For HP, it is Shane Robison's technology office. (I think Robison should be up for the U.S. CTO spot.) It performs a similar role, assuring that divisions are collaborating and providing early warning to the CEO about impending problems. In both cases, the CEOs remain tightly focused on the financial performance of their divisions, but with these additional information sources appear vastly more able to anticipate and deal with problems before they become catastrophes.
Is the CEO the Right Person?
Before going up-line to the top of a company with a problem, you really need to do some soul searching and determine whether it has more to do with you than it does with the company. The world does not revolve around each of us, but our perception of things tends to be very focused on our own frame of reference. Generally, jumping chain of authority is a career killer. Doing it for the wrong reason is pointlessly suicidal.
Now, you have to figure out if the problem is a CEO problem or belongs with some other person in the organization. It is easy to assume that the top guy owns everything, but the reality is they don't, at least not really. The CEO just doesn't have the breadth to cover or be interested in everything. Chances are you really need to talk to someone else. Spending time finding out who that is will both make you more successful and better protect your career.
Finally, can the CEO do anything about it? For a lot of problems, the CEO does know about them, may actually have mentioned them, but is either unable or unwilling to make the needed changes. In the instance that started this out, I went to Steve Ballmer as a last-ditch effort to fix what I saw as a serious problem with Vista. But Steve was engaged with other things and never engaged to address the problems I was highlighting. It is with some sense of irony that I'm seeing my own e-mails used by the plaintiffs in the class action to indicate that he was engaged even though, had he been, the basis for their litigation wouldn't have existed.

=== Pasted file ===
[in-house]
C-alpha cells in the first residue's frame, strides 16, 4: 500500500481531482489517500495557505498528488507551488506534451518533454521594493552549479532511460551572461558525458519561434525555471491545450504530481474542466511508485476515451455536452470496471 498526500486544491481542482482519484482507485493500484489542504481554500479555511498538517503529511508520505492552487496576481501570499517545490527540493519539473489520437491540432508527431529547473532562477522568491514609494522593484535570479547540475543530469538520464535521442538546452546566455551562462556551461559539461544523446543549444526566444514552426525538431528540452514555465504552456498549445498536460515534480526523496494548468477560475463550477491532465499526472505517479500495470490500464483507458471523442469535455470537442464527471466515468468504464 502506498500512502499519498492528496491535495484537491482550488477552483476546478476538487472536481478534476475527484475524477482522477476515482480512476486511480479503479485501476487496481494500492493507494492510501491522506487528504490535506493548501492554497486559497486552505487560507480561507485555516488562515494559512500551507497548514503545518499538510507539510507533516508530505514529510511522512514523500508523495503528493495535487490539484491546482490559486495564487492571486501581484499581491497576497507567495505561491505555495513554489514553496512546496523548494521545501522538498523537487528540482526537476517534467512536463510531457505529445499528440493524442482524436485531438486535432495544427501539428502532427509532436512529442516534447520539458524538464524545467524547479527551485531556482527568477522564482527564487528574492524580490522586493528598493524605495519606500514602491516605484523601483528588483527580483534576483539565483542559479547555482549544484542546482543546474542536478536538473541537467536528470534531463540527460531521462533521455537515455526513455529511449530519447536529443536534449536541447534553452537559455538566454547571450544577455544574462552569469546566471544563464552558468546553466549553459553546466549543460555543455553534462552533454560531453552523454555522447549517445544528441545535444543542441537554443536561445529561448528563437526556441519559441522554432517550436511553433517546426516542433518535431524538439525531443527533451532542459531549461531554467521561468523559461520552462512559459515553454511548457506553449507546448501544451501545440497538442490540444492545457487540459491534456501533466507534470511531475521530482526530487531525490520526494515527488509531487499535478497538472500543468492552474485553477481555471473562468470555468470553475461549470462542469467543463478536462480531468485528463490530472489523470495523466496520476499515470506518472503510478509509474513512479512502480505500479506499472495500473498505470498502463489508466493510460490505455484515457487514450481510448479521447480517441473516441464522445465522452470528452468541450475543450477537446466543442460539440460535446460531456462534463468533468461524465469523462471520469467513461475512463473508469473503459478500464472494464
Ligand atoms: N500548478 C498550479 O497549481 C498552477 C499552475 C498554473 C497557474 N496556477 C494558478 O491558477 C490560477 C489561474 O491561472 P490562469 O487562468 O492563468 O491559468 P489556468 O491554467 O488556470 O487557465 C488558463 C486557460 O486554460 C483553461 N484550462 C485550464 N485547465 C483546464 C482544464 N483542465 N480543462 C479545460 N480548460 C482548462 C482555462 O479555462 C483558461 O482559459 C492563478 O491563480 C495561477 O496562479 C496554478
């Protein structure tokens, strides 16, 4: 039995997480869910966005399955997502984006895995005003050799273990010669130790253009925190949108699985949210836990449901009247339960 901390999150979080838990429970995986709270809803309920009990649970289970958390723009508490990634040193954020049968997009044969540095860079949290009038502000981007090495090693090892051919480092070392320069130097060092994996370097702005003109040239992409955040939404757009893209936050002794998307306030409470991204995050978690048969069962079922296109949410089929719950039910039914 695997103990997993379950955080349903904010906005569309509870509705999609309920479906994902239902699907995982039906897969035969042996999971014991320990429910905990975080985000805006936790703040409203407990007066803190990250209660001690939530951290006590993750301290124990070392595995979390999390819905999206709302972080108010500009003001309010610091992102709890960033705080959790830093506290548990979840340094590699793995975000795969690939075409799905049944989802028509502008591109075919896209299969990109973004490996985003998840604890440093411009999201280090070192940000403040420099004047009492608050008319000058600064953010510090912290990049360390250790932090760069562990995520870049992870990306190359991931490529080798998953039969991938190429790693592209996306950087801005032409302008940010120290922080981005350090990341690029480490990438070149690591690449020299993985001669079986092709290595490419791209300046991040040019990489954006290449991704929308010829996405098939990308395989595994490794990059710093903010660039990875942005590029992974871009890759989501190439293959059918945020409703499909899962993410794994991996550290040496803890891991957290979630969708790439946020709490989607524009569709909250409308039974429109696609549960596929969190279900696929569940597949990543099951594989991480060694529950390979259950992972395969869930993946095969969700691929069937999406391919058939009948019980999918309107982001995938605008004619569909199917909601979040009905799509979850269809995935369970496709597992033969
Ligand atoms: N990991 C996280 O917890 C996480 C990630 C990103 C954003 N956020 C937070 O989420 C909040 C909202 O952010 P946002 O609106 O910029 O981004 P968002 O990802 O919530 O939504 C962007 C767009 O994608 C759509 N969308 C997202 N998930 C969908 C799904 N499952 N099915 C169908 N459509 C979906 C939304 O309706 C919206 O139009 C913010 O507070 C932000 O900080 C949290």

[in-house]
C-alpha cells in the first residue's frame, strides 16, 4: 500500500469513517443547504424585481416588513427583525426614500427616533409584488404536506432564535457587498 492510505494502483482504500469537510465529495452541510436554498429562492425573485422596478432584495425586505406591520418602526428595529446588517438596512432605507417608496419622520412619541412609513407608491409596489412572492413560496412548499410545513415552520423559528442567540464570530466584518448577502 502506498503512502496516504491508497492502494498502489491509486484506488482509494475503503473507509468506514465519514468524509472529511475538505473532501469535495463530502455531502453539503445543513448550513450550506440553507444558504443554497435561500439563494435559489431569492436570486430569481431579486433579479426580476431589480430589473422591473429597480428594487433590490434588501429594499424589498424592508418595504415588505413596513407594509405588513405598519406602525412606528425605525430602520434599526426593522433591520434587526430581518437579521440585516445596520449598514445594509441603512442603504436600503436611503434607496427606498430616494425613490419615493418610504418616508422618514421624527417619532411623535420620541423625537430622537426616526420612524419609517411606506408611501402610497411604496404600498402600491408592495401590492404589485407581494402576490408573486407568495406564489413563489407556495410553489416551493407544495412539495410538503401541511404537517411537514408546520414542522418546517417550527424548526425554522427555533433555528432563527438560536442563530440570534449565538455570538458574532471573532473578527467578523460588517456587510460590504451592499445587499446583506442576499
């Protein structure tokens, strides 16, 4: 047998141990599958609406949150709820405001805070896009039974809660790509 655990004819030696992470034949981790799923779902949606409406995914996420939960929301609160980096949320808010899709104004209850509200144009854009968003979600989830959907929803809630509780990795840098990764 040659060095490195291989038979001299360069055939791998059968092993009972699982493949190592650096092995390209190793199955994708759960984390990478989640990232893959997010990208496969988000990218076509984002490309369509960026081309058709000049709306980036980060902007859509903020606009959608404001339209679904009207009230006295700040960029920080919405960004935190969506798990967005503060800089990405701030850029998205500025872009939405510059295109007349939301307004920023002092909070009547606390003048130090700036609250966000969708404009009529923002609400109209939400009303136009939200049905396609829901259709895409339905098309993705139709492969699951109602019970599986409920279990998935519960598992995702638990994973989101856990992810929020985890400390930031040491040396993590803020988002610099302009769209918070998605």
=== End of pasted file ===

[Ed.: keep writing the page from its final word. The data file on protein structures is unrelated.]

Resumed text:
Approaching the CEO
Best, and by best I mean most successful with the least risk (with a noted exception), is to approach your CEO through someone that they trust. CEOs typically surround themselves with trusted advisors, both personal and professional. The personal ones are often harder to find but easier to approach; however, they are also the most dangerous. Top executives learn to compartmentalize their lives and can get very angry if they find an employee is attempting to get their attention by going through a personal friend or family member. But find someone who has the CEO's business ear and see if you can convince them to give you an introduction. That alone, assuming you don't have a relationship with the CEO, will establish your credibility and give you an audience.
Prep what you are going to say. The more you ramble and stammer, the less credible you appear. You probably have about three minutes to get and hold the attention of any top executive. After that, if you haven't got their attention, the lights are on but nobody is home. The very first time I had a CEO audience, I wasn't prepared. The long deer-in-the-headlights look on my face made this the one and only meeting like this I had.
Have a plan to fix the problem. Anyone can see problems, but if you can't figure out how to fix it, you didn't provide much value, and the issues you have raised probably won't flow to the top. Be aware that there is some risk that you might actually be asked to fix the problem. In those rare occurrences, if you are successful, you could be fast tracked in the firm.
Finally, if you don't get the support of the CEO or executive, lose graciously. Don't throw a tantrum. And if it turns out you were right, don't do the "I told you so" thing either. They may listen to you next time, but not if you appear to be unable to control your temper, and "I told you so" gets old even before you say it. Let others do that for you.